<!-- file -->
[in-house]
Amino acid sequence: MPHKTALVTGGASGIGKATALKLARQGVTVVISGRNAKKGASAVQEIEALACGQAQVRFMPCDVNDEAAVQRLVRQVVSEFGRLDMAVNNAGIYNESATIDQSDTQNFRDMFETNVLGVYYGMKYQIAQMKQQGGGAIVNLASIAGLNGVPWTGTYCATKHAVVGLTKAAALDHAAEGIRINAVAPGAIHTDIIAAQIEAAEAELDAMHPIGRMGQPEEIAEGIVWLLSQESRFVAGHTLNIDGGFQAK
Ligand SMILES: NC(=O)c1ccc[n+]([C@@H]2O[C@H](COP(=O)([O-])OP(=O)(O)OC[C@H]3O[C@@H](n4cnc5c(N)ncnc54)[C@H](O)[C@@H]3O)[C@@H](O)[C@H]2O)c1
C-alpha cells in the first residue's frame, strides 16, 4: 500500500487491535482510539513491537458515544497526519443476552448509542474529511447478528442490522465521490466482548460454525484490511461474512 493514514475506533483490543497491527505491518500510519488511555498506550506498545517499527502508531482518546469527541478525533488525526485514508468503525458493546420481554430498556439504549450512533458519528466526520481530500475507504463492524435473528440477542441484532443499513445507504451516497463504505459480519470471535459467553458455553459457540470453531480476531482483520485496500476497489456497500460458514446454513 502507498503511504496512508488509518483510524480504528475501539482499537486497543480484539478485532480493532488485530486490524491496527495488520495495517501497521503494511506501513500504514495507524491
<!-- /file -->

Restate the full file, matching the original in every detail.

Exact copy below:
[in-house]
Amino acid sequence: MPHKTALVTGGASGIGKATALKLARQGVTVVISGRNAKKGASAVQEIEALACGQAQVRFMPCDVNDEAAVQRLVRQVVSEFGRLDMAVNNAGIYNESATIDQSDTQNFRDMFETNVLGVYYGMKYQIAQMKQQGGGAIVNLASIAGLNGVPWTGTYCATKHAVVGLTKAAALDHAAEGIRINAVAPGAIHTDIIAAQIEAAEAELDAMHPIGRMGQPEEIAEGIVWLLSQESRFVAGHTLNIDGGFQAK
Ligand SMILES: NC(=O)c1ccc[n+]([C@@H]2O[C@H](COP(=O)([O-])OP(=O)(O)OC[C@H]3O[C@@H](n4cnc5c(N)ncnc54)[C@H](O)[C@@H]3O)[C@@H](O)[C@H]2O)c1
C-alpha cells in the first residue's frame, strides 16, 4: 500500500487491535482510539513491537458515544497526519443476552448509542474529511447478528442490522465521490466482548460454525484490511461474512 493514514475506533483490543497491527505491518500510519488511555498506550506498545517499527502508531482518546469527541478525533488525526485514508468503525458493546420481554430498556439504549450512533458519528466526520481530500475507504463492524435473528440477542441484532443499513445507504451516497463504505459480519470471535459467553458455553459457540470453531480476531482483520485496500476497489456497500460458514446454513 502507498503511504496512508488509518483510524480504528475501539482499537486497543480484539478485532480493532488485530486490524491496527495488520495495517501497521503494511506501513500504514495507524491